Secrets of Positional Chess Training – 1
In this series of posts I will be discussing about the secrets of positional chess training and why you must care for it as much as tactics and endgames. For those of you who have not read my article – An excellent positional sacrifice, I strongly recommend you to read it before proceeding further.
How to increase positional chess knowledge?
if you are below 1600 FIDE rating, I would suggest focusing solely on tactics, tactics and tactics, and everything I’m about to say is not applicable until you’ve improved more.
So, if you’re over 1600, and mostly satisfied with your tactics, but too often you end up having no clue what to play next. Then what?
Now you need to know about about the imbalances in chess – how they affect your game, and how to take advantage of them by manipulating the factors.
This means learning about endgames, as having the favorable positional advantages will usually help converting into a favorable endgame.
This is a lengthy topic, far too large to explain in one article; fortunately, there are good books and resources out there. The best books for learning the basics of both of endgames and the middlegame are by Jeremy Silman.
- For chess imbalances, I would recommend How to Reassess Your Chess, 4th Edition (make sure you get the 4th edition – it is a lot better than the earlier editions).
- For endgames, check out Silman’s Complete Endgame Course. Both are very easy to read, and are geared towards players rated 1400 and higher.
Harvesting the positional weaknesses present in the opponent’s position requires deep strategic understanding.
What is Strategic Chess Understanding?
This strategic understanding comprises of two elements:
- Awareness of positional factors such as effective piece placements, quality of pawn structure and safety of the King
- Generation of ideas or plans to make use of these factors.
Foundation of positional chess training
Here, the first step is to build a base of understanding. That is where the part of a coach comes in and also a good criteria how a good coach can be identified. The base of understanding has to be built from the basics of endgames.
and then the meat of the middle game, which comprises of
Secrets of positional chess training – Combination of hard and smart work
When we talk of Chess dynamics, thematic attacks and configurations are what an aspiring player needs to be given.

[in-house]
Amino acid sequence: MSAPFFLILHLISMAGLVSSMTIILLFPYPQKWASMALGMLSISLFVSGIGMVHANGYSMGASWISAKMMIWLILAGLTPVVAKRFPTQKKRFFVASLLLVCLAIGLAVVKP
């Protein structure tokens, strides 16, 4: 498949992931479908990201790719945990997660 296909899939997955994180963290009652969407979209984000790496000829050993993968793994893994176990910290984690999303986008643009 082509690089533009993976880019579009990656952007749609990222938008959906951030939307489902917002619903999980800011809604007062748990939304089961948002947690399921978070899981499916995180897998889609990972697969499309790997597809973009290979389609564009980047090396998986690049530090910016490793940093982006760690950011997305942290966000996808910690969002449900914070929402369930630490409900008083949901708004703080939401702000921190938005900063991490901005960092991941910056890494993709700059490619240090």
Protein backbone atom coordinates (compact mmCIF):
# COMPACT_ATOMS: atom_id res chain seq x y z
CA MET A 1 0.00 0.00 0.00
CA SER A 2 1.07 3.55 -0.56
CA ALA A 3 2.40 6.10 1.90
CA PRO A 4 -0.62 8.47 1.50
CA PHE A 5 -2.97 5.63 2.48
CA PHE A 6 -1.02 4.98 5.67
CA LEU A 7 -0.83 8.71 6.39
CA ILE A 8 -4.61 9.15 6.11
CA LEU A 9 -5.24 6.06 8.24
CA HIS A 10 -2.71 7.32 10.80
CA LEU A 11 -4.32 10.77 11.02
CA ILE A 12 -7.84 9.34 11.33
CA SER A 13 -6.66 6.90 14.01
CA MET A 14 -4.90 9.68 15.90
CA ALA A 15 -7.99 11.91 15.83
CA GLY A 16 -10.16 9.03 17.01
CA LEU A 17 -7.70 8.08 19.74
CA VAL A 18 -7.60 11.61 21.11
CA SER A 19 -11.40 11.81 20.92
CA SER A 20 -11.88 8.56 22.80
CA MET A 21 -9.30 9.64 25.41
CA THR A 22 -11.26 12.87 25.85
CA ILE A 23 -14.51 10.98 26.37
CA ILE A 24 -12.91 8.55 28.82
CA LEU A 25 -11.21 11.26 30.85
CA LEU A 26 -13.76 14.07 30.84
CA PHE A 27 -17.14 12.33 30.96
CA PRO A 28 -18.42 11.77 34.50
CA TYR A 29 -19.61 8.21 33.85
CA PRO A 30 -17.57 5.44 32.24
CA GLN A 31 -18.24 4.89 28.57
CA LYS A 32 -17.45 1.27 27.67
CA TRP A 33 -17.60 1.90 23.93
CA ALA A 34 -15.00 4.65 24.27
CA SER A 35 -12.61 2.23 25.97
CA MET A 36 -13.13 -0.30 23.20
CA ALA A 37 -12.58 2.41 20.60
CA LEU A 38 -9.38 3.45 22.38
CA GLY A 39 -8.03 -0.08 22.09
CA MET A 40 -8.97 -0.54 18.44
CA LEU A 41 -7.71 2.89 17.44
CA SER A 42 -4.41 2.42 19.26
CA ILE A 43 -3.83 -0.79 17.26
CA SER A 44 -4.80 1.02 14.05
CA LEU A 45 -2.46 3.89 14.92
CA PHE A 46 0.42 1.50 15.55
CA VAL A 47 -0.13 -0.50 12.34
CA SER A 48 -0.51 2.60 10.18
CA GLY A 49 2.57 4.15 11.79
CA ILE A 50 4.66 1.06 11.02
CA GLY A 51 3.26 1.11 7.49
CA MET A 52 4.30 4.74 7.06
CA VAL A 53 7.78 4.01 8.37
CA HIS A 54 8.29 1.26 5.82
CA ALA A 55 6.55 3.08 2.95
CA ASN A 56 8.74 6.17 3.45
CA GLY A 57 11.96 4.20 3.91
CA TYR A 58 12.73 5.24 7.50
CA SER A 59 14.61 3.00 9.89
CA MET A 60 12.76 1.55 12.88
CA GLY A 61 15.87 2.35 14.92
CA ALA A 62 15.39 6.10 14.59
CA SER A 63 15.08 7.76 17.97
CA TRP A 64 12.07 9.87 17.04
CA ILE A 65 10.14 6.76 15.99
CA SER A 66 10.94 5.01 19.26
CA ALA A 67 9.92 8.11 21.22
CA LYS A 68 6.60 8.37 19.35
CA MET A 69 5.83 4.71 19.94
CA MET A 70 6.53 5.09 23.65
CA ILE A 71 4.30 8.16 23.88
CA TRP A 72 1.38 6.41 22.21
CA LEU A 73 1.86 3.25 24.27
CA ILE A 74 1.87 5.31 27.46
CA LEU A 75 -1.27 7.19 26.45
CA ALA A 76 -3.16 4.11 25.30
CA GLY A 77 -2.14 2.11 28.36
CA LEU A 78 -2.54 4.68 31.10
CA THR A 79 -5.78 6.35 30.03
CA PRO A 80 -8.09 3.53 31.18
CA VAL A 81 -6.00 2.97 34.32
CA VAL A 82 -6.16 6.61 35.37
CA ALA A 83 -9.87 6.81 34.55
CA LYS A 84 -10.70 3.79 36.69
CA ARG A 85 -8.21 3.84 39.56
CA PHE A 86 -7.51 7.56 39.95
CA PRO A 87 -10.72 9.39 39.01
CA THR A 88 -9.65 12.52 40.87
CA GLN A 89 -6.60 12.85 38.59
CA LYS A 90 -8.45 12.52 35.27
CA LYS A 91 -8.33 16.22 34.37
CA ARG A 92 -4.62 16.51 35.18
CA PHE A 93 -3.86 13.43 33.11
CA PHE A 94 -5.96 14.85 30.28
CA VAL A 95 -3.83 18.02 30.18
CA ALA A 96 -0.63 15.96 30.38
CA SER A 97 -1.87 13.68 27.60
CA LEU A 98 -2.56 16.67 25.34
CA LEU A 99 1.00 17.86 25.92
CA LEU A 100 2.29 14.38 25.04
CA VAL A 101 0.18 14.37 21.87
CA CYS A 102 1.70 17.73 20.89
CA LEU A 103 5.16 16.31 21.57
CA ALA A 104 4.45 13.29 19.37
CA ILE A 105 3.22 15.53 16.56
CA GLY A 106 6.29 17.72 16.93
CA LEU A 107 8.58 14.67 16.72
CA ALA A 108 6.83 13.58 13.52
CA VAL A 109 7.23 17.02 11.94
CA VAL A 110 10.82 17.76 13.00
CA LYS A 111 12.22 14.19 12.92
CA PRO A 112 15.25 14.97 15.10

I am referring to an aspiring player who has mastered the basic tactical motifs like pin, skewer, fork etc.
At this stage he is like a aspiring chef who has just learnt the magic of making a tasty recipe; his true test would come when he is able to juggle with the resources present in the refrigerator, that too with a sudden unexpected onset of guests to his home.
Here confidence also plays a vital role in bridging the gap between rote-knowledge and skill-knowledge. The trick here is to convert rote-knowledge into skill based on repetition and familiarity, by constant practical applications.
Merely knowing how to bake a cake doesn’t make one a good baker. Doing it properly when time demands makes one an expert; similarly in chess winning consistently and properly, makes one a GM.
In later articles I will be expanding on many techniques to accentuate this bridging of knowledge. So I request you to follow me on regular basis.
Pillars of positional chess training
The next step is to build familiarity by constant revision and repetition of information. This is the most hallowed part of chess training regimen.
It is here where many people stumble, fall or stop altogether. Some players skip this entire process due to wrong assumptions and false guidance. I cannot stress enough the importance of this revision process and there are many ways it can be done.
For example, take the case of tabiya’s, when we first learn a new plan of attacking the castled king or mating the the uncastled king we tend to look at a few model games. The trick is not only about remembering this plan but also being able to execute when favorable configurations arise on the board.
And doing so also requires a confidence which needs to be built slowly over time.
Ready for the test drive?
The final stage is executing a move taking into consideration the above discussed factors under test conditions such as time pressure situations or high-stake scenario. This is the true test of chess understanding.
Obviously, the initial routines are difficult and test our dedication. And this is what separates the masters from the amateurs.
⇒ Keeping yourself motivated – Separating the wood from the trees!
Part 2 of this article will discuss in detail the various aspects of Positional Chess and related glossary.
The Author Kish Kumar is a coach at Golden Chess Centre and is passionate about teaching Chess to beginners, intermediate level and advanced players.